American states, mimicking Nevada (itself currently under water), have increasingly turned to gambling to remedy their fiscal woes. Despite - or because of - their worsening financial conditions and gambling's demoralizing effect on the poor, states must double down on this investment.
The Stanton Peele Addiction Website, January 7, 2011. This blog post also appeared on Stanton's Addiction in Society blog at PsychologyToday.com.
An America Built on Addiction
As states go down the financial tubes, they turn increasingly to gambling. Lesley Stahl hosts a 60 Minutes segment this Sunday on the gambling bonanza in America. Thirty-eight (that's three quarters) of states now have casino gambling. Forty-eight out of 50 states now profit from gambling, including state monopoly lotteries. The multistate Mega Millions lottery recently created a national furor in the build-up to two winners claiming the $380 million jackpot. There are twice as many slot machines - according to Stahl, who calls it the most addictive form of gambling - as ATMs in the United States.
Gambling is the states' answer to productive citizens and fiscal discipline - i.e., living within their means. Instead, they rely on people losing money in their casinos and wasting money on lotteries and playing poker. They hope many of the losers will come from out of state - but if the large majority of states have casinos, what are the chances that people will travel elsewhere to lose their money? So states end up cannibalizing their own.
At one point, Nevada was the only state with casinos (remember the films Bugsy and Casino?), and a mere 13 had lotteries. I live in a state - New Jersey - which was among the first to take its lead from Nevada in legalizing casino gambling. How's it going? Here's Times economic columnist Paul Krugman's summary of state financial disasters: "data from the Center on Budget and Policy Priorities suggest that the Texas budget gap is worse than New York's, about as bad as California's, but not quite up to New Jersey levels."
Oh, here's how Nevada itself is doing : "Nevada has a greater concentration of economic misery than any other state. The state's unemployment rate, which in June edged up to 14.2 percent, has risen faster during the past year than it has anywhere else, and nearly six percent of all homes across the state's desert landscape received a foreclosure filing in the first six months of the year."
Well, at least inner-city communities - where casinos are generally lodged - are benefiting - aren't they? Casino gambling in New Jersey was located in Atlantic City - a decrepit and dying town. Today, New Jersey is considering taking over Atlantic City's finances due to the financial disaster the city has become. As for the city itself - the poverty and despair of its ghetto rival those of Camden and Newark. As a child growing up in nearby Philly, my family summered in Atlantic City, whose beaches were filled with kids and whose boardwalk at night was a parade of sauntering families. Today its beaches are filthy and nearly empty as people focus entirely on the tawdry, cacophonous casinos along the boardwalk - where people rarely walk except to get to gambling facilities.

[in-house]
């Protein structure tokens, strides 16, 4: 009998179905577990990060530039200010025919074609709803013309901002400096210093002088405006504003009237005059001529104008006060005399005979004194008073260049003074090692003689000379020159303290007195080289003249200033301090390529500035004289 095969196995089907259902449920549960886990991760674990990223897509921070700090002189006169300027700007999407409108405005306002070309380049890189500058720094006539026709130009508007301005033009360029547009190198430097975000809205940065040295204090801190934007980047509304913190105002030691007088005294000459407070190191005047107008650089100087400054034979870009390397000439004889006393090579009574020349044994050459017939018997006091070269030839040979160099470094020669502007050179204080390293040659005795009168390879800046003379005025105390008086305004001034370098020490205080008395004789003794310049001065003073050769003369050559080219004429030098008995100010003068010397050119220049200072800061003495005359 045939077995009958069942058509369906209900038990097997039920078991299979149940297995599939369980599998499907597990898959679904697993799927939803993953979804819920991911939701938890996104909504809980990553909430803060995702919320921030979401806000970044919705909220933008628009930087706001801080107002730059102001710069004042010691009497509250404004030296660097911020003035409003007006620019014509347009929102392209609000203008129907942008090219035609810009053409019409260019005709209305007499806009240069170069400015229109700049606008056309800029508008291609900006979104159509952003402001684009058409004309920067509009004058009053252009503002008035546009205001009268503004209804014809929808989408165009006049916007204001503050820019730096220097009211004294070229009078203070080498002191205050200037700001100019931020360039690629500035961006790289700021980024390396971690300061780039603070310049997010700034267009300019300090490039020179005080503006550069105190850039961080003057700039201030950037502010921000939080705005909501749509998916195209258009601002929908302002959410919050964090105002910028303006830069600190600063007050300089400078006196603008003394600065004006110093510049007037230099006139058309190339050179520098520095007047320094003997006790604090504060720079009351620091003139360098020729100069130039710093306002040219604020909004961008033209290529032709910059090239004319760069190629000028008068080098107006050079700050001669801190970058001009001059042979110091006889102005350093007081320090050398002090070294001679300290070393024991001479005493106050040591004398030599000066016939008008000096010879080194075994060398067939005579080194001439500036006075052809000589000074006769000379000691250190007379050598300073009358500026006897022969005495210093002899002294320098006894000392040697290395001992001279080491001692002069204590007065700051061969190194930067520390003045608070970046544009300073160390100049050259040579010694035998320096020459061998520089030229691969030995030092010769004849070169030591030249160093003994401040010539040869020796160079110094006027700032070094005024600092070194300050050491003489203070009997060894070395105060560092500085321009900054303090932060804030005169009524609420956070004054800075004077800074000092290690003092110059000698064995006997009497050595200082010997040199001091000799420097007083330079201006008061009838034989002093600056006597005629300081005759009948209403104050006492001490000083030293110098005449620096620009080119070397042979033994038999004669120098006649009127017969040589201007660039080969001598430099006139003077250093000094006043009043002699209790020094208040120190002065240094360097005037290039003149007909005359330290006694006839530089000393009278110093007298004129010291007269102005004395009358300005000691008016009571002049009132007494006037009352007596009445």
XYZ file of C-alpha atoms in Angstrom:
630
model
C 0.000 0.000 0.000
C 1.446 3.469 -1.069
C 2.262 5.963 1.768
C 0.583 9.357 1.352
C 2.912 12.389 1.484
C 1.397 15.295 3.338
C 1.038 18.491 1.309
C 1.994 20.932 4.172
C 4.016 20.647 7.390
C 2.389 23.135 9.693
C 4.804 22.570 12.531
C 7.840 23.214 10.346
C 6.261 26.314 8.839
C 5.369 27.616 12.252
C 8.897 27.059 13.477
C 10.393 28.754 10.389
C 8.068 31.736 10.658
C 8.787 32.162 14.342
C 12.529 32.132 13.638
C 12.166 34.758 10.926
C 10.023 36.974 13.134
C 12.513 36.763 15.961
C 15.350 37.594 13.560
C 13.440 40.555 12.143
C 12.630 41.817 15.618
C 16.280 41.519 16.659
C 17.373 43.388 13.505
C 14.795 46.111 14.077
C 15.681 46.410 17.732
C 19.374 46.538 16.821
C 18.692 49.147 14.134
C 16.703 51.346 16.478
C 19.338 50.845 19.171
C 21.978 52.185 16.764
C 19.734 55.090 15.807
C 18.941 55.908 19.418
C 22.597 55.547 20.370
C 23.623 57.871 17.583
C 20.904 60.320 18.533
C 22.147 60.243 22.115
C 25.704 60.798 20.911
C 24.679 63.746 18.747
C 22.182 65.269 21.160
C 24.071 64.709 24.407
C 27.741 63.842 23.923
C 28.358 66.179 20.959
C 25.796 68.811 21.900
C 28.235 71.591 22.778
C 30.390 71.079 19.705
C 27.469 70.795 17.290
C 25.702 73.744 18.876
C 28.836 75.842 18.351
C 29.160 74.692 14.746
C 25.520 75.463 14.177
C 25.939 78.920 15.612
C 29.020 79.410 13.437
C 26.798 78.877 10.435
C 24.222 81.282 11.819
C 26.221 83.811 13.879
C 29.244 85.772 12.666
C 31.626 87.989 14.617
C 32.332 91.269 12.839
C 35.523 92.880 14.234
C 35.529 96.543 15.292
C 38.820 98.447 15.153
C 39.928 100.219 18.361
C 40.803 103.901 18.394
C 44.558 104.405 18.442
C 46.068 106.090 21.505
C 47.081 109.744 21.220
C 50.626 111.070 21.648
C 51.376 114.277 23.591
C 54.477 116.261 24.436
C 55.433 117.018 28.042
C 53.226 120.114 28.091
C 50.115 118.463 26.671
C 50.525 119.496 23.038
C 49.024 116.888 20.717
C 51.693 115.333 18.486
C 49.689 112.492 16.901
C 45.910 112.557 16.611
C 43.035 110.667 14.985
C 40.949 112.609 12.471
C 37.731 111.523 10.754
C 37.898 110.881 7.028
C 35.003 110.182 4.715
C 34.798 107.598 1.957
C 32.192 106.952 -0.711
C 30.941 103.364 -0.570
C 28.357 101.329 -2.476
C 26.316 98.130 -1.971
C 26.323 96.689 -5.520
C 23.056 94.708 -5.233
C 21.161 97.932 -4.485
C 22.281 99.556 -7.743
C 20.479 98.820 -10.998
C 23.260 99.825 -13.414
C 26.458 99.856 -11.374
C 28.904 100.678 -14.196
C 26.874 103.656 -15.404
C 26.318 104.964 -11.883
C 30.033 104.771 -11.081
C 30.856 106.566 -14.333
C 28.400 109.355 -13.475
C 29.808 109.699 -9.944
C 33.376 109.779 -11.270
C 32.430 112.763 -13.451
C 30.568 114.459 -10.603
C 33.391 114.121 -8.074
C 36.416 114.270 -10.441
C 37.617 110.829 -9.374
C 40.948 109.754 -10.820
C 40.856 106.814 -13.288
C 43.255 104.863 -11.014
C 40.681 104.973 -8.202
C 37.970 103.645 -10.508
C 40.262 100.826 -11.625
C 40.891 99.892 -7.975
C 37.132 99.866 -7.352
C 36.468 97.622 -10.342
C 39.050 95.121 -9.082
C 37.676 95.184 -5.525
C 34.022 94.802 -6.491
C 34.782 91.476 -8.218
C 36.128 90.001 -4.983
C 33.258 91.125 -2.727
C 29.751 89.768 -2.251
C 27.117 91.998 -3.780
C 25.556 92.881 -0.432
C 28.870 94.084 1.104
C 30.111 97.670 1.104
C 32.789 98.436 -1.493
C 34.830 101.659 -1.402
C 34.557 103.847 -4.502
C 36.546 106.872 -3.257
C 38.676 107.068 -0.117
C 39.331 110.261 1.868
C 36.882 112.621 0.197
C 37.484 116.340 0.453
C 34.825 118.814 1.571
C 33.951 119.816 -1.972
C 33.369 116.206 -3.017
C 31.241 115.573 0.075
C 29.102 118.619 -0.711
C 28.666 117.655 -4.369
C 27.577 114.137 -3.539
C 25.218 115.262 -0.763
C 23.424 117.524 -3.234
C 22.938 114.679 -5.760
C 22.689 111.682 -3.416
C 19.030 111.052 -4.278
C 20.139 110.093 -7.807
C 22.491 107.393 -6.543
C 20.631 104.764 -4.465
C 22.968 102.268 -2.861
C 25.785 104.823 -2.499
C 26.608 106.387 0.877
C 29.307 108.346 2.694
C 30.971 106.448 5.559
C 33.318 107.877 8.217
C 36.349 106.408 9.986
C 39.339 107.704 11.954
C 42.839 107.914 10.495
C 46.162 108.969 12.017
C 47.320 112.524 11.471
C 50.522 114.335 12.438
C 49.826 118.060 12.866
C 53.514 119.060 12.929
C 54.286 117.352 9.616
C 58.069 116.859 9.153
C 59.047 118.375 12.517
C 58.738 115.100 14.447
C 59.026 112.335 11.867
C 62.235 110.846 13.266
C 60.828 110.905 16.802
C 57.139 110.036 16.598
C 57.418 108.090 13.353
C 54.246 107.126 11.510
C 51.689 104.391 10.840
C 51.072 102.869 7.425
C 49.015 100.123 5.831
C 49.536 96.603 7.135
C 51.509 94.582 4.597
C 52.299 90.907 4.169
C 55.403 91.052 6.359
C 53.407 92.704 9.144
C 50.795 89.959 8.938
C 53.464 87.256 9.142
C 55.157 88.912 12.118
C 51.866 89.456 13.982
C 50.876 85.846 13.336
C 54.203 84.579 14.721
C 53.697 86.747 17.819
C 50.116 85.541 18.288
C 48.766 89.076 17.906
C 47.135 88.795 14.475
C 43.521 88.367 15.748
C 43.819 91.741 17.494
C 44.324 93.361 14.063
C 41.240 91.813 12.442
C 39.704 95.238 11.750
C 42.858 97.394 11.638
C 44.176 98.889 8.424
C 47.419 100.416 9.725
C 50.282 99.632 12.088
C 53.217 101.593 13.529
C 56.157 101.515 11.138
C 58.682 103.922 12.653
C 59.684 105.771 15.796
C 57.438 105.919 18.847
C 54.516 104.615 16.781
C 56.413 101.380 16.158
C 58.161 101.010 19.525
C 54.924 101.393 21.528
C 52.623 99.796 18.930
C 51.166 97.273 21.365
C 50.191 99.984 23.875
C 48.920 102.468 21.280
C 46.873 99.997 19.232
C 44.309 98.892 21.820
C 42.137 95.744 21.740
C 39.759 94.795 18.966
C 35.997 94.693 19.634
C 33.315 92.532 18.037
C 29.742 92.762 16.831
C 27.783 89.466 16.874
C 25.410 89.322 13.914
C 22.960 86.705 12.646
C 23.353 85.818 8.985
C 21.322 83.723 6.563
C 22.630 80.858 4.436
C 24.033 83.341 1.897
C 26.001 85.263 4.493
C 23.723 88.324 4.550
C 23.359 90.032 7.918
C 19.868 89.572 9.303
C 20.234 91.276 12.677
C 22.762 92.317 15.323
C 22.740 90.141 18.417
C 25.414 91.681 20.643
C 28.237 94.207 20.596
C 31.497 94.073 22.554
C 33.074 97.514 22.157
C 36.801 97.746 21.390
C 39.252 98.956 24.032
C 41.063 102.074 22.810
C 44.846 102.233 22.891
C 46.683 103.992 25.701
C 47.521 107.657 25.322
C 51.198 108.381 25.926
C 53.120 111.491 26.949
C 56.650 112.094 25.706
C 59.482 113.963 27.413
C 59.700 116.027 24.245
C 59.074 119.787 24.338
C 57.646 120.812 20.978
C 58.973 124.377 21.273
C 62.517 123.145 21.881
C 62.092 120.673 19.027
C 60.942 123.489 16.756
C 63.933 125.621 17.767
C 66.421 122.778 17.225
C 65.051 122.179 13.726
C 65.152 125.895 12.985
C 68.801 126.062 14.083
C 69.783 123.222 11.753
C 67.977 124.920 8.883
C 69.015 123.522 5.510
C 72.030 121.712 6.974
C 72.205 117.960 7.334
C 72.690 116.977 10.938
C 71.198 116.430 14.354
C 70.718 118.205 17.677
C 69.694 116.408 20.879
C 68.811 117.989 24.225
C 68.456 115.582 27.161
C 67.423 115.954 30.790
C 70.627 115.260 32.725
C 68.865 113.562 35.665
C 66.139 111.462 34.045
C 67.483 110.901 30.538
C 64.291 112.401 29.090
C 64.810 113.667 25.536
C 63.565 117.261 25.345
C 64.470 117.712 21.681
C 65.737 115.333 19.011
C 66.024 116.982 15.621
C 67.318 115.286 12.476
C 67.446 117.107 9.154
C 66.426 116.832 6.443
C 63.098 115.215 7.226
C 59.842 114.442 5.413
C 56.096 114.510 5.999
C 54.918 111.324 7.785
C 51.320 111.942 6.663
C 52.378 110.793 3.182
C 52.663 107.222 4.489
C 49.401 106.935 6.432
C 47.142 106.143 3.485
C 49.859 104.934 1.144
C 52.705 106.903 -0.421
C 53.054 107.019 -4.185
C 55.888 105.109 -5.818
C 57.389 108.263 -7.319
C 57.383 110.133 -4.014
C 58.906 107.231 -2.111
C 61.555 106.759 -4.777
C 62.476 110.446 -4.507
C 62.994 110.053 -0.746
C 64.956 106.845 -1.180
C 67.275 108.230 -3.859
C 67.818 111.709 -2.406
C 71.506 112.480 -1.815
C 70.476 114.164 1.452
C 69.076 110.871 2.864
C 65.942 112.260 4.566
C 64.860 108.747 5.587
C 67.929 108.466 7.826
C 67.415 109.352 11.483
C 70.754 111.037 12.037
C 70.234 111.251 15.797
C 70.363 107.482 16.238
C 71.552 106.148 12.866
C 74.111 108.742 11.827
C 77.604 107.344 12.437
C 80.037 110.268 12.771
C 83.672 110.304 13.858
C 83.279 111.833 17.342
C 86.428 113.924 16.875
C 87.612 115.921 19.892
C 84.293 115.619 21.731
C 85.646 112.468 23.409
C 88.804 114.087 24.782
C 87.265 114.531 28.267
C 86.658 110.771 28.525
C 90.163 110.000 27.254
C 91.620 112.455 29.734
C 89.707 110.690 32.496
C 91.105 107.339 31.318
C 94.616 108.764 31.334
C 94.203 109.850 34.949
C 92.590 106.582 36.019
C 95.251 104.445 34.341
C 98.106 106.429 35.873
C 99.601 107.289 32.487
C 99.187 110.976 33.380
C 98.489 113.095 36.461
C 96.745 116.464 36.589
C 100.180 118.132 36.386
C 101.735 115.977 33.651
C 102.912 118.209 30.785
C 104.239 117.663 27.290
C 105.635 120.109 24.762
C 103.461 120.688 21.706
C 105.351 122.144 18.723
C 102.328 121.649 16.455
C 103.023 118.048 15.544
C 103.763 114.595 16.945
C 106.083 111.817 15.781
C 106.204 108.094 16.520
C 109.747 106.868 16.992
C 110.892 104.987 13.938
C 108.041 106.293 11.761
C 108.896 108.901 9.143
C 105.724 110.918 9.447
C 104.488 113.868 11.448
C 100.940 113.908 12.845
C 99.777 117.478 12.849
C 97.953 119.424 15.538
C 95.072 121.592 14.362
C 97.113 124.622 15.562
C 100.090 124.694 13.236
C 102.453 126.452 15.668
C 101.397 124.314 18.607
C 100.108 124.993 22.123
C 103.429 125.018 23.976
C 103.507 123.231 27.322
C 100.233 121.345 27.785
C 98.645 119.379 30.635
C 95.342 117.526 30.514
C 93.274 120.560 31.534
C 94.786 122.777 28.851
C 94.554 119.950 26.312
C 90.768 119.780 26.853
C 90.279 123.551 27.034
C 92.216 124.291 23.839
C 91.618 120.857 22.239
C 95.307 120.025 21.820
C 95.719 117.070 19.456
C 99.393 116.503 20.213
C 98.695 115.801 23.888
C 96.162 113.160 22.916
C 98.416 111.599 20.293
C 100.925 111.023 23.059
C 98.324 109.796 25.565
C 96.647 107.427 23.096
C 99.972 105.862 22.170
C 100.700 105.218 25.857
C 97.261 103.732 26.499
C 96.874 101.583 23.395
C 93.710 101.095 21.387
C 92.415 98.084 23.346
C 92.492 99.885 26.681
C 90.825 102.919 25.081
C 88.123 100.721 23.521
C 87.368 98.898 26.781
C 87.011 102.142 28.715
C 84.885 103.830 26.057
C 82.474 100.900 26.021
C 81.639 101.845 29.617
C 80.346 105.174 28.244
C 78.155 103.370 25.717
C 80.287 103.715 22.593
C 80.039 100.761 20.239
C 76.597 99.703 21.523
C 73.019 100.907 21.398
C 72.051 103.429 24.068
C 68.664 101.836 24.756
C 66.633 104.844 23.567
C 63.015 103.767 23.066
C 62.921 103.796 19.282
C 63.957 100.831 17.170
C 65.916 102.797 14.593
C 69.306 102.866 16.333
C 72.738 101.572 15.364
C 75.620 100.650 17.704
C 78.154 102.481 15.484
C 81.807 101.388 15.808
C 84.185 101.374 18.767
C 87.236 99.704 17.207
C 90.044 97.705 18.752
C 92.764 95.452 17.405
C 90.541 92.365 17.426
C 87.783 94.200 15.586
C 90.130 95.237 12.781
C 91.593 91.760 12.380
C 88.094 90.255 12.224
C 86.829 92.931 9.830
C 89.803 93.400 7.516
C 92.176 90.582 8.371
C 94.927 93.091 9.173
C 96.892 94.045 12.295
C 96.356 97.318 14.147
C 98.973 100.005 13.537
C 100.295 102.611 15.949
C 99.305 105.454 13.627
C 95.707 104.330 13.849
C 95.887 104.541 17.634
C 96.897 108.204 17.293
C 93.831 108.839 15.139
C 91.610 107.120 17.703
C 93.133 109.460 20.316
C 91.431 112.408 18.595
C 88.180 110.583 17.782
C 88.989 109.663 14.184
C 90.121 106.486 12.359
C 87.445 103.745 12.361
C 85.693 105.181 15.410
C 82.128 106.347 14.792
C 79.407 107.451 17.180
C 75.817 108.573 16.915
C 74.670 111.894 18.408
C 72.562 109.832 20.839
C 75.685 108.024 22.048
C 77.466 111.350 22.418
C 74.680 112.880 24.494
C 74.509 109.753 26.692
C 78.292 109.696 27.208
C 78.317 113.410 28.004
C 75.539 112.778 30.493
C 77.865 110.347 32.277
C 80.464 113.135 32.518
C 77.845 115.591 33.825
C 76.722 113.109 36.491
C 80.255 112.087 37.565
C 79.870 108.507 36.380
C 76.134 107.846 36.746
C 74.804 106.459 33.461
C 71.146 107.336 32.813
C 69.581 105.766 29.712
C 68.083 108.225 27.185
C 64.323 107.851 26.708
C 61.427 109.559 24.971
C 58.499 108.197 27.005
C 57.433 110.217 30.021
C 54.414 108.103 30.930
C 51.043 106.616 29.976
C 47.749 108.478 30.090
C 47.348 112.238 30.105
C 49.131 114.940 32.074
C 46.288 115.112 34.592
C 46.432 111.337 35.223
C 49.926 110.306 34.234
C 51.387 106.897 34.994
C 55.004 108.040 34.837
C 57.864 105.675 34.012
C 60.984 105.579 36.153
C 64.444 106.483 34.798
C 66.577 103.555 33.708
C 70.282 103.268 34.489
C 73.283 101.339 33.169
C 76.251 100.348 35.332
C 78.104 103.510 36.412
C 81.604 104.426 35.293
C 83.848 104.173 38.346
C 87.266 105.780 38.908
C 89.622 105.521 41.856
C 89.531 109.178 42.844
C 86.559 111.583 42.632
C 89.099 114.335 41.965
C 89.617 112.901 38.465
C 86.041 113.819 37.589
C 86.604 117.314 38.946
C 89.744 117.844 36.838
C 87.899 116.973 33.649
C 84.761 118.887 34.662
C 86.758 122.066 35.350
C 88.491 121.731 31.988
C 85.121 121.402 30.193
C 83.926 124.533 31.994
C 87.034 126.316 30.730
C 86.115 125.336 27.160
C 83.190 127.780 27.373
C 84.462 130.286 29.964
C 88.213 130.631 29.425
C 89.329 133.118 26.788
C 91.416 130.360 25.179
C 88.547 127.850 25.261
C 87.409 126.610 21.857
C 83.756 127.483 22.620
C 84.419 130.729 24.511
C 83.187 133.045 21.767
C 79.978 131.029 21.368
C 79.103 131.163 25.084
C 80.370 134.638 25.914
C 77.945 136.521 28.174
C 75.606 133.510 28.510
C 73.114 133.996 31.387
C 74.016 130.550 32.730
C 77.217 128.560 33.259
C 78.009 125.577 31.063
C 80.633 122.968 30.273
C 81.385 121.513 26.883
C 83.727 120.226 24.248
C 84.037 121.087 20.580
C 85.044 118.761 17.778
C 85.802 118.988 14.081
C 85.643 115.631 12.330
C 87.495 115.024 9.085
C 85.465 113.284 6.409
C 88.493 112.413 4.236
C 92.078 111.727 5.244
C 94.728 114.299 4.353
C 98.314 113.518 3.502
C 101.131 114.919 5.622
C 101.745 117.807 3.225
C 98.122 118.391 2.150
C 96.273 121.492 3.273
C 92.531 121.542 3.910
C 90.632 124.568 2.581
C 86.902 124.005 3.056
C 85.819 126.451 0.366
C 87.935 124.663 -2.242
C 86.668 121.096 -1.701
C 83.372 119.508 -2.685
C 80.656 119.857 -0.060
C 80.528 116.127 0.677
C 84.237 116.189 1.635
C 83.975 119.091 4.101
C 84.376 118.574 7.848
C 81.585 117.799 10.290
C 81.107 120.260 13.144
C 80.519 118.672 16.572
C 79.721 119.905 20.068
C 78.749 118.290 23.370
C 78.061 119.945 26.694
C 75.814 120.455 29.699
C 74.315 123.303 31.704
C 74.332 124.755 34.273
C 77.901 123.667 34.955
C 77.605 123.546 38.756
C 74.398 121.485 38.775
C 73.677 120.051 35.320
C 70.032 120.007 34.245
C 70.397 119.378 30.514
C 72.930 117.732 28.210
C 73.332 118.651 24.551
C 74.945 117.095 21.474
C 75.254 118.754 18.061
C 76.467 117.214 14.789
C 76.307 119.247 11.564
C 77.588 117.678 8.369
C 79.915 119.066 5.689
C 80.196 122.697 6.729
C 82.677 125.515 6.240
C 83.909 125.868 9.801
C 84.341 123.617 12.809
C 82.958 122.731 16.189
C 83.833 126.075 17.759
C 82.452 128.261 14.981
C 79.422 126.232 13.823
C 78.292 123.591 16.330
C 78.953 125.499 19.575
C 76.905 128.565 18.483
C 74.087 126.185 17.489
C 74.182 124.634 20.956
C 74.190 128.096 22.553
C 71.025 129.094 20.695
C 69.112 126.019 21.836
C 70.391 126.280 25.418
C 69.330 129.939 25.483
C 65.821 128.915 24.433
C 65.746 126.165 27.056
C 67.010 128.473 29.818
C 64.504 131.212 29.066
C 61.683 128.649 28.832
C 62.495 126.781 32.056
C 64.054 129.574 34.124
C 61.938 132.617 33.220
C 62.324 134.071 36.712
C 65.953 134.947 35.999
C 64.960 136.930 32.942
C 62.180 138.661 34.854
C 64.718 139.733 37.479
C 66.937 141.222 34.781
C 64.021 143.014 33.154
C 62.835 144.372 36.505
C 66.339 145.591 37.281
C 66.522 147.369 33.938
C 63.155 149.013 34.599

So, obviously, we will be cutting back on casinos as a solution for our cities' and states' financial woes. Well, not exactly. In fact, states constantly seek to expand their gambling operations. California is exploring how to regulate and tax Internet poker in the state - the headline of an article describing this effort, "State's dependence on gambling revenue grows," could be the title for this post.
By the way, do you imagine happy, high-fashion high-rollers filling casinos - as ubiquitous television ads would indicate? No, gambling is a downstream activity socio-economically. Numbers betting was located in ghettos before states got into the lottery business (Macolm X was a numbers runner in Harlem). Today, casinos are heavily associated with Native American communities, which maintain separate rights to promote gambling.
It's not correct to say that most gamblers are addicted. It is fair to say that many gamblers lose more than they can afford - and the poorest are the most overinvolved in gambling - many of whom could be called addicted in terms of losing money in ways that detract from their emotional well-being and the condition of their lives .
Players with annual incomes of less than $10,000 spent almost three times as much on gambling -- in aggregate, real dollars -- as those with incomes of more than $50,000. With the aggressive encouragement of state governments, US gamblers -- most of them scraping by on limited incomes -- had to lose $84 billion last year in casinos and lotteries for the states to raise $24 billion in new revenues.
Yet states actively and increasingly promote gambling in a way that appeals most directly to the deprived and unverprivileged - who are, after all, most susceptible to the idea that gambling elevates people to a higher status and holds out the promise that gamblers' lives will be transformed. And all of this is going to get worse - because the addiction (that is, the states' addiction) to gambling is growing.